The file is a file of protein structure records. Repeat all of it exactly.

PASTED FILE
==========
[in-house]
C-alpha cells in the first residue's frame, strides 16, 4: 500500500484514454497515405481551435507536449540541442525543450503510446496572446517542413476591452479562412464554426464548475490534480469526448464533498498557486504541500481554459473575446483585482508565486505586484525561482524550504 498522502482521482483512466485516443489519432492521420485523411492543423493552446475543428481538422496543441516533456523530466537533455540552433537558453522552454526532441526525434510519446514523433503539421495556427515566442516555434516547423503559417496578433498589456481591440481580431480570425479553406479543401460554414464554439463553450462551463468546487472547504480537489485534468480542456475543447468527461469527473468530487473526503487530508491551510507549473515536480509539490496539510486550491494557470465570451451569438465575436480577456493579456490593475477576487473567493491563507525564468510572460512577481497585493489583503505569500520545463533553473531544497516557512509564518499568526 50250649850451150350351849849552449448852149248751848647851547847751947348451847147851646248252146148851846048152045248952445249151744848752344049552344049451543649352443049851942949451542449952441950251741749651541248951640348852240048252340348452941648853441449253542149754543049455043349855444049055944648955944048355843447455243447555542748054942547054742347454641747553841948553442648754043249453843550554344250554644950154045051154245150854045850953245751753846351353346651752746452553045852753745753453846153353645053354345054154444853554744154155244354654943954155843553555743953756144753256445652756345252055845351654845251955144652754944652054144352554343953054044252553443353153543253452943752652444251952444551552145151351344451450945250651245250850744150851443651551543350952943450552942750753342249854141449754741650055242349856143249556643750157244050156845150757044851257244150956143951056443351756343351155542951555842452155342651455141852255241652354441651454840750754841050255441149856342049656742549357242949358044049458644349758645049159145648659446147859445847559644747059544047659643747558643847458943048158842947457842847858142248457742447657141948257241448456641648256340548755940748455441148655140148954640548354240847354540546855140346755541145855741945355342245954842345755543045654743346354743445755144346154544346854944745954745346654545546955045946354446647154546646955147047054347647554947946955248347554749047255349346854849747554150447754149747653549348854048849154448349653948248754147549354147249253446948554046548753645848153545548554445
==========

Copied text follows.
[in-house]
C-alpha cells in the first residue's frame, strides 16, 4: 500500500484514454497515405481551435507536449540541442525543450503510446496572446517542413476591452479562412464554426464548475490534480469526448464533498498557486504541500481554459473575446483585482508565486505586484525561482524550504 498522502482521482483512466485516443489519432492521420485523411492543423493552446475543428481538422496543441516533456523530466537533455540552433537558453522552454526532441526525434510519446514523433503539421495556427515566442516555434516547423503559417496578433498589456481591440481580431480570425479553406479543401460554414464554439463553450462551463468546487472547504480537489485534468480542456475543447468527461469527473468530487473526503487530508491551510507549473515536480509539490496539510486550491494557470465570451451569438465575436480577456493579456490593475477576487473567493491563507525564468510572460512577481497585493489583503505569500520545463533553473531544497516557512509564518499568526 50250649850451150350351849849552449448852149248751848647851547847751947348451847147851646248252146148851846048152045248952445249151744848752344049552344049451543649352443049851942949451542449952441950251741749651541248951640348852240048252340348452941648853441449253542149754543049455043349855444049055944648955944048355843447455243447555542748054942547054742347454641747553841948553442648754043249453843550554344250554644950154045051154245150854045850953245751753846351353346651752746452553045852753745753453846153353645053354345054154444853554744154155244354654943954155843553555743953756144753256445652756345252055845351654845251955144652754944652054144352554343953054044252553443353153543253452943752652444251952444551552145151351344451450945250651245250850744150851443651551543350952943450552942750753342249854141449754741650055242349856143249556643750157244050156845150757044851257244150956143951056443351756343351155542951555842452155342651455141852255241652354441651454840750754841050255441149856342049656742549357242949358044049458644349758645049159145648659446147859445847559644747059544047659643747558643847458943048158842947457842847858142248457742447657141948257241448456641648256340548755940748455441148655140148954640548354240847354540546855140346755541145855741945355342245954842345755543045654743346354743445755144346154544346854944745954745346654545546955045946354446647154546646955147047054347647554947946955248347554749047255349346854849747554150447754149747653549348854048849154448349653948248754147549354147249253446948554046548753645848153545548554445